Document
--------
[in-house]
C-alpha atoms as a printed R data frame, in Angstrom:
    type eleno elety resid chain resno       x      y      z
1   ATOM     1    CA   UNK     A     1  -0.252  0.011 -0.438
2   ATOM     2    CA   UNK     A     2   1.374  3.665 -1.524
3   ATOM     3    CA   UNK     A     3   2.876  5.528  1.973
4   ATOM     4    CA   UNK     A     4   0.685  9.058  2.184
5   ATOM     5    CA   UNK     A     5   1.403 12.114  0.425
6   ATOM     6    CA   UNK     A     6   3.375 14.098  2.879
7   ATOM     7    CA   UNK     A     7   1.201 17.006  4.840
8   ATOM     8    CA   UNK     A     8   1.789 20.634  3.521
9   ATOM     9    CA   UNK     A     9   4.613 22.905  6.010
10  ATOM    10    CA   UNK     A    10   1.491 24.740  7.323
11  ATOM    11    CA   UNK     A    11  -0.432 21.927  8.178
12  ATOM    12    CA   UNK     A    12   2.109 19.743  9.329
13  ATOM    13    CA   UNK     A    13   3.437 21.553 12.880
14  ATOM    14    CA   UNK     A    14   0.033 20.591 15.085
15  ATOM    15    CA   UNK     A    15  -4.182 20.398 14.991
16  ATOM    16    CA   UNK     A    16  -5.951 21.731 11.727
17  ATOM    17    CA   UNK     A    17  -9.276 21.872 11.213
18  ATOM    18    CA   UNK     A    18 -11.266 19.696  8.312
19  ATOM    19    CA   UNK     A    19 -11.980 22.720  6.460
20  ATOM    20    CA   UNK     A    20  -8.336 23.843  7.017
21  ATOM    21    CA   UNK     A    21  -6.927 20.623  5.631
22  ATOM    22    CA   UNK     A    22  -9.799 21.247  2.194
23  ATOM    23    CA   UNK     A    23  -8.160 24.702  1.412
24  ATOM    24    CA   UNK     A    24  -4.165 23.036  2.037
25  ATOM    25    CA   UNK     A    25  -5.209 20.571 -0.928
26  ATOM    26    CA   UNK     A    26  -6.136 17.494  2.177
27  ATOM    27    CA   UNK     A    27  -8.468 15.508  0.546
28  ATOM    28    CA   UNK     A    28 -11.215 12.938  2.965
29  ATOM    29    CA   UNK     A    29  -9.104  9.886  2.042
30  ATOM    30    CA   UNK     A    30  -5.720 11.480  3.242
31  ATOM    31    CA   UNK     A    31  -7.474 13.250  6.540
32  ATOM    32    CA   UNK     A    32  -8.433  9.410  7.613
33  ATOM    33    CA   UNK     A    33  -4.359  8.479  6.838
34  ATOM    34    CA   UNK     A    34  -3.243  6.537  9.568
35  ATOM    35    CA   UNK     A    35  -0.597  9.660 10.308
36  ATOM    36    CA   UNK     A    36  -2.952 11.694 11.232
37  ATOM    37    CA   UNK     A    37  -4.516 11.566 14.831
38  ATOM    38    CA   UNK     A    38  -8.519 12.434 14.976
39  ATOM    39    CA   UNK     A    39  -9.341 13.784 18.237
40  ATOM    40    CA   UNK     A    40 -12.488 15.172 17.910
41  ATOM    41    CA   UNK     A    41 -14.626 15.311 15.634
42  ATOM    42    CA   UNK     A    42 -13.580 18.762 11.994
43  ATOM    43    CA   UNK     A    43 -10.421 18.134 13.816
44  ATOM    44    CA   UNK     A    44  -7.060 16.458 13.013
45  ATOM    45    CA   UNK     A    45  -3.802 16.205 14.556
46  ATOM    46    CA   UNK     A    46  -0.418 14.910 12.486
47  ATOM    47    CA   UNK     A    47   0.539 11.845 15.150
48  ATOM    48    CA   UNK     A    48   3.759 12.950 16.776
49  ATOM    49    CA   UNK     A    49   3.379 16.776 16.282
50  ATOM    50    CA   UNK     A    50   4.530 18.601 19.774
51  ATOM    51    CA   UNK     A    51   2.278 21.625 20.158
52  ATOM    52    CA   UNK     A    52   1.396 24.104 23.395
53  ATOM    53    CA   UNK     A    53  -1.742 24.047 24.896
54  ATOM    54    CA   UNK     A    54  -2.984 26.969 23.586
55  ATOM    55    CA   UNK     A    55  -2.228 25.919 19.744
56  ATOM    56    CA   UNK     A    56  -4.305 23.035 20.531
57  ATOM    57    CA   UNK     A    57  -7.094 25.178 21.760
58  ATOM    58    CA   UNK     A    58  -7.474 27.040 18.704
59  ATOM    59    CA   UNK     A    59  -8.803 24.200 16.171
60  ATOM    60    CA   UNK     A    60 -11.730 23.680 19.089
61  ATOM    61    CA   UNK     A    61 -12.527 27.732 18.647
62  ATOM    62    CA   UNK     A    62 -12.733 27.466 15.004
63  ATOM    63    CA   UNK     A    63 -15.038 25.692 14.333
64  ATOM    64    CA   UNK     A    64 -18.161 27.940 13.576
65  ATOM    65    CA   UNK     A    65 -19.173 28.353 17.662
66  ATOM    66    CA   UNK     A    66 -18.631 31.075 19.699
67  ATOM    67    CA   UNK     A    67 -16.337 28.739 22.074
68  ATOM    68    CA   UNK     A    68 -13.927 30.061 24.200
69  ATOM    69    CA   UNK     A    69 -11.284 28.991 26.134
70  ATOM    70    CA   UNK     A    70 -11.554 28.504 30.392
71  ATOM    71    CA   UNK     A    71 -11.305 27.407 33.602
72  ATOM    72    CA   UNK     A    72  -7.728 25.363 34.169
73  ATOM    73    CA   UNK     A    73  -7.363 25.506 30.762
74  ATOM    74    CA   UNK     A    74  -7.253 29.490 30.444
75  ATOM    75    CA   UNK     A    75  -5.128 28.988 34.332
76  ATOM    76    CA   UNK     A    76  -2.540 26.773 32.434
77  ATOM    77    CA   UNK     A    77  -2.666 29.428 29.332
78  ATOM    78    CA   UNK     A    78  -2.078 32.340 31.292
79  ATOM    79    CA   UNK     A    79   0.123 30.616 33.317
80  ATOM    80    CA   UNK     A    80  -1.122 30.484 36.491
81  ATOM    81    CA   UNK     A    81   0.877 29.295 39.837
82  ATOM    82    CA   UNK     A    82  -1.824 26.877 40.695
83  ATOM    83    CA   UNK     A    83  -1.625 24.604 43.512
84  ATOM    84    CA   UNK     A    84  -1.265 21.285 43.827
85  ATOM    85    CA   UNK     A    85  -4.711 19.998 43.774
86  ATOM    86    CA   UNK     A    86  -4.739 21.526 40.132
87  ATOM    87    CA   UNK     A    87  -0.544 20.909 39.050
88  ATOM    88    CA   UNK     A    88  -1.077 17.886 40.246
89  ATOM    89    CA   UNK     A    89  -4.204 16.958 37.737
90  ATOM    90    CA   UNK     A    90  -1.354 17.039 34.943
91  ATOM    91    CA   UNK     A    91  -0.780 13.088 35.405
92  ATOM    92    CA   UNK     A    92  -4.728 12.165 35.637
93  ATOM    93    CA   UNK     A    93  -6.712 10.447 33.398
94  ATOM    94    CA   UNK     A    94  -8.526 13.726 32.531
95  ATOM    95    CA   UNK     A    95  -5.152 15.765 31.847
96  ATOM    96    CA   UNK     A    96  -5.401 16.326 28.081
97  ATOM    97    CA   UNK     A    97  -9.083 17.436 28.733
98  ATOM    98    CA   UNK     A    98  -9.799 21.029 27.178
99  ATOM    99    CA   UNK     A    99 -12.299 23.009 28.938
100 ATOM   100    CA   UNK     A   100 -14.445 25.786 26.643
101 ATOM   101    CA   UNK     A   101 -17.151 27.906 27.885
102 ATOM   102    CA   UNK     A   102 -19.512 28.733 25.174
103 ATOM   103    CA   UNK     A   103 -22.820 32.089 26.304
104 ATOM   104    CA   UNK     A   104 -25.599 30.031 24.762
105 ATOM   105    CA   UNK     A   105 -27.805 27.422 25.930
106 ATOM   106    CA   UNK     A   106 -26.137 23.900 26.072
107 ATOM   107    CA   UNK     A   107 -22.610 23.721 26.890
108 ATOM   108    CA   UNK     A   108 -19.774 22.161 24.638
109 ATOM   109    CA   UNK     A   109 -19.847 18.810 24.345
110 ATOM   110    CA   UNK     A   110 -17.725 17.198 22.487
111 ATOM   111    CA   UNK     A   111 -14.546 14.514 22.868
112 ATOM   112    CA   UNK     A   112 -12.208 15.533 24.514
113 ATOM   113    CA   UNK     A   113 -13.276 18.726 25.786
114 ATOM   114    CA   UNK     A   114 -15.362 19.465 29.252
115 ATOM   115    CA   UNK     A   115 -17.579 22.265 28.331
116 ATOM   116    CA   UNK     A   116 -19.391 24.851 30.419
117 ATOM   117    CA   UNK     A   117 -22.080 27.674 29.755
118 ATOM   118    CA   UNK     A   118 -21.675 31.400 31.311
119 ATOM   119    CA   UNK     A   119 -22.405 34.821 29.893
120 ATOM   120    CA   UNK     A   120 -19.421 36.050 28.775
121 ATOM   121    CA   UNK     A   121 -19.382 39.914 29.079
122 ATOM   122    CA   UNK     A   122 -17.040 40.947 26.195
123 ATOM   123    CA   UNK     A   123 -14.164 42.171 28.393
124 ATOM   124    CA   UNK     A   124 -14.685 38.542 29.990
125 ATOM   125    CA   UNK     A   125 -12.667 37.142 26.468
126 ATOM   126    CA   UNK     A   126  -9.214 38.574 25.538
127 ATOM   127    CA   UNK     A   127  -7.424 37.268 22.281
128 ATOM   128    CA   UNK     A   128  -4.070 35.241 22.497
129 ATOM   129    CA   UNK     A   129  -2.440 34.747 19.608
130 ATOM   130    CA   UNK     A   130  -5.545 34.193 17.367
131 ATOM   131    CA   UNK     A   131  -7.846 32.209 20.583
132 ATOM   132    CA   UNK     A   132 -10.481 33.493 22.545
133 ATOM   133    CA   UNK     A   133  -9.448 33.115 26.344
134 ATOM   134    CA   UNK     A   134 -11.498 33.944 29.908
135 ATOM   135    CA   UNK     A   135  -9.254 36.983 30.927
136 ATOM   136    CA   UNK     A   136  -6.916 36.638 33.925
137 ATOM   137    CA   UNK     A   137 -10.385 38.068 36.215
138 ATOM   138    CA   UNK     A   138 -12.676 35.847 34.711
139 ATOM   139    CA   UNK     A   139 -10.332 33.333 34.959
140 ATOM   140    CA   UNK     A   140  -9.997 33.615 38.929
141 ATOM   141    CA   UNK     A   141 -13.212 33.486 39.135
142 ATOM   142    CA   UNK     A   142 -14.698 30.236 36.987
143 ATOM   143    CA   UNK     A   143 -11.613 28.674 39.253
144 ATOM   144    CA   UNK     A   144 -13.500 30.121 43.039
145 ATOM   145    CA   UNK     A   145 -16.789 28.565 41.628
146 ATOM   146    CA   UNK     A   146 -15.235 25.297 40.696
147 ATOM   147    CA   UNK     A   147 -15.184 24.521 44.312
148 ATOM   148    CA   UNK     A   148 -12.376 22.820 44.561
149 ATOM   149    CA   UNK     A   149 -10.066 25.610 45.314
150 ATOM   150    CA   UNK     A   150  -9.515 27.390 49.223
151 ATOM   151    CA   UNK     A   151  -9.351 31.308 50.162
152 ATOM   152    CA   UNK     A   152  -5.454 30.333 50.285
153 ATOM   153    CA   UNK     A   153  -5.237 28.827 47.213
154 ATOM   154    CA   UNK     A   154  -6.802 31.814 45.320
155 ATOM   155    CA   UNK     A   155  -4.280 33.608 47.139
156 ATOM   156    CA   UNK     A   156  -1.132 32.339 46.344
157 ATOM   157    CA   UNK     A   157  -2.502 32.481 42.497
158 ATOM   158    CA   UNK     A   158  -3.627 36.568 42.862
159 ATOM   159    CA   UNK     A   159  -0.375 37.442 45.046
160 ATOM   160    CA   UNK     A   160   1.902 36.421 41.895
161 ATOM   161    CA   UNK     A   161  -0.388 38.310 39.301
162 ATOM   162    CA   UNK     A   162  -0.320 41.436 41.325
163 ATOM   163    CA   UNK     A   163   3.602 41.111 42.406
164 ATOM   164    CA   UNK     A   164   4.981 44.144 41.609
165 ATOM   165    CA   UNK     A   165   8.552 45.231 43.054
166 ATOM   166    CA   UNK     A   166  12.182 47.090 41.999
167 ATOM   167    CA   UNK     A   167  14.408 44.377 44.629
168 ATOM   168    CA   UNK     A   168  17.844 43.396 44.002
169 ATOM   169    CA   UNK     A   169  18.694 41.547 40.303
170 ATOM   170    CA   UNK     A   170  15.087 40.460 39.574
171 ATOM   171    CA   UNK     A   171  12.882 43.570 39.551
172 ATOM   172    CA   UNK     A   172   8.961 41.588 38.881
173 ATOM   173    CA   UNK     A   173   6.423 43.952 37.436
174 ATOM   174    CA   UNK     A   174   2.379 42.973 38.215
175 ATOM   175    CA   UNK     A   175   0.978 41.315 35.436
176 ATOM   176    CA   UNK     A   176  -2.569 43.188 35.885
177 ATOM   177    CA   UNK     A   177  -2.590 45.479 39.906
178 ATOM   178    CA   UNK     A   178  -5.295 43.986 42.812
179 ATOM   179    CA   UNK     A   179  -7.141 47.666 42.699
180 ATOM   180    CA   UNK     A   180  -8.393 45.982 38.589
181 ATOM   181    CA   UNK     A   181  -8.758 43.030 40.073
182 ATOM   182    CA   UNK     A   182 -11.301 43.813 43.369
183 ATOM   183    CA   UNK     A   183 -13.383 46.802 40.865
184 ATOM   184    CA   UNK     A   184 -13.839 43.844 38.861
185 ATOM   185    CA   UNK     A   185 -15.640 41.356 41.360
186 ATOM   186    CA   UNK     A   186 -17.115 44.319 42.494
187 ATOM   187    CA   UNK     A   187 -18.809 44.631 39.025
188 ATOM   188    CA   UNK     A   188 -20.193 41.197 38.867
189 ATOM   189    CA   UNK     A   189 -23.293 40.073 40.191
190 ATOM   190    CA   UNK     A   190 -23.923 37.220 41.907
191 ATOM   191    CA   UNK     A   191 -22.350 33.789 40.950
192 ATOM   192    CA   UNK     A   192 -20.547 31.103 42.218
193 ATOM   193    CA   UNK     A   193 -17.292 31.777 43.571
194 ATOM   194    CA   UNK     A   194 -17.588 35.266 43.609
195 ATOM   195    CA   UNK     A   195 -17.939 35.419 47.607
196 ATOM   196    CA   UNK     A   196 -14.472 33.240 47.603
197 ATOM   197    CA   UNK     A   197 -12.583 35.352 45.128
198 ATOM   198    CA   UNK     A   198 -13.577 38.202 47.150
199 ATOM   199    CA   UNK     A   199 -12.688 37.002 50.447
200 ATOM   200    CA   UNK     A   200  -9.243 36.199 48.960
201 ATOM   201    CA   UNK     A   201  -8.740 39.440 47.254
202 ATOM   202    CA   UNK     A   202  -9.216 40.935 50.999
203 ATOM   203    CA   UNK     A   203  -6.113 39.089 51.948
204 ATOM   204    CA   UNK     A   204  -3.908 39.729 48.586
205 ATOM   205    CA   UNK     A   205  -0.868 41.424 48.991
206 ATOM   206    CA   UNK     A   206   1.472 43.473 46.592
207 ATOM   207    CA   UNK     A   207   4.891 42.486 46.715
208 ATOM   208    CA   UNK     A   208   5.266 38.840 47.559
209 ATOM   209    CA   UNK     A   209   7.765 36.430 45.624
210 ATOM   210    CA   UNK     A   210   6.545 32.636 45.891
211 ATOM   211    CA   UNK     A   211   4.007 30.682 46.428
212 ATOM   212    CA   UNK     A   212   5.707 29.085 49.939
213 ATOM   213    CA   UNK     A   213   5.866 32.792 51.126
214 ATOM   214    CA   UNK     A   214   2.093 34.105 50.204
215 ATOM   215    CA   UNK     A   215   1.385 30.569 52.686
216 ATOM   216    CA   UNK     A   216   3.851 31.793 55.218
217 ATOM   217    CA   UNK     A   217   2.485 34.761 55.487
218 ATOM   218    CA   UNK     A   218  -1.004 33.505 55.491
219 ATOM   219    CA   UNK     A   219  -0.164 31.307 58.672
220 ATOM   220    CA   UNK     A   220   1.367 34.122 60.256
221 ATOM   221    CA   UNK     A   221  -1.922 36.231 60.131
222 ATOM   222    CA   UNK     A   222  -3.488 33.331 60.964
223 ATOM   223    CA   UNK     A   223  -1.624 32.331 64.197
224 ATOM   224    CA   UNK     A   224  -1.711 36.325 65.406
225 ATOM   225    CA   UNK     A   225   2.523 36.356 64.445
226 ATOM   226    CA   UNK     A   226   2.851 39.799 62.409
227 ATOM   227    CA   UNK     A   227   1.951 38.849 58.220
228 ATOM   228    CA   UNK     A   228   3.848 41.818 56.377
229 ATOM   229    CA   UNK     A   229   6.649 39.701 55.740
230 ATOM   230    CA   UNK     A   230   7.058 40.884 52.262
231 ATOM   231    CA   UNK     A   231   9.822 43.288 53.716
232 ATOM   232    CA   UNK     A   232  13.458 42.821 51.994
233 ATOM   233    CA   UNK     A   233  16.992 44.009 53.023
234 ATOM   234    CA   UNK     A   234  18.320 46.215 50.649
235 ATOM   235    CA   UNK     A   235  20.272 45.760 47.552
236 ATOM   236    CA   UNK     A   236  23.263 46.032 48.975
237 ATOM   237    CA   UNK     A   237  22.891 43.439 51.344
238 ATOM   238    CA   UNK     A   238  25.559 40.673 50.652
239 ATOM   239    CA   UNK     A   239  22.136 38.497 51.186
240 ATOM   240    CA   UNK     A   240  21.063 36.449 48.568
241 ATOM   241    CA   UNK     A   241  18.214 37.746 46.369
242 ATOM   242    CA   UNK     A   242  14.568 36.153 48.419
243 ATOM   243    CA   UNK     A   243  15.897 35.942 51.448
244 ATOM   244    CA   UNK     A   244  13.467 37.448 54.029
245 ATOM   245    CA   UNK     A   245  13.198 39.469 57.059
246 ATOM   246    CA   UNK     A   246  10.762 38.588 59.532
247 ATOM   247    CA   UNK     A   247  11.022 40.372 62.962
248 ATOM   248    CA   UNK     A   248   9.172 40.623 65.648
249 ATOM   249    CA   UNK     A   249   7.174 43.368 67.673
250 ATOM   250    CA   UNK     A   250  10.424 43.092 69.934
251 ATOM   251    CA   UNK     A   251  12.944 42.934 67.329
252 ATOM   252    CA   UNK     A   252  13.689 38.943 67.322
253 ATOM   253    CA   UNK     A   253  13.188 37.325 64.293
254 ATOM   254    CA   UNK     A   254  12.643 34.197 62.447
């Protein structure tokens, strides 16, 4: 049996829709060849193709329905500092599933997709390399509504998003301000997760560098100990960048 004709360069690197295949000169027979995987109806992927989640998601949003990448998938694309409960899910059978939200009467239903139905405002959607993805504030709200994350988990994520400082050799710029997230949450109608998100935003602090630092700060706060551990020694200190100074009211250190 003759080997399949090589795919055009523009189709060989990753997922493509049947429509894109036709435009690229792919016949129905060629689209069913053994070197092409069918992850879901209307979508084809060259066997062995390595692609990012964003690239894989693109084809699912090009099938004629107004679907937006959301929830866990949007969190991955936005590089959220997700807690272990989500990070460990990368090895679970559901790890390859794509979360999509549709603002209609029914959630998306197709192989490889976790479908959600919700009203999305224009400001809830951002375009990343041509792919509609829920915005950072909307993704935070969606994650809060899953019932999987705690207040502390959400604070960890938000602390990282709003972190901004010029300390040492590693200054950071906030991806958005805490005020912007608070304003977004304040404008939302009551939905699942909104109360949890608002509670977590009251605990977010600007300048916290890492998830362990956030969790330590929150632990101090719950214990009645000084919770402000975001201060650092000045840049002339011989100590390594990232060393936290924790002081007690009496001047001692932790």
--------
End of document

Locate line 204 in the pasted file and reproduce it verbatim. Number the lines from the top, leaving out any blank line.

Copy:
201 ATOM   201    CA   UNK     A   201  -8.740 39.440 47.254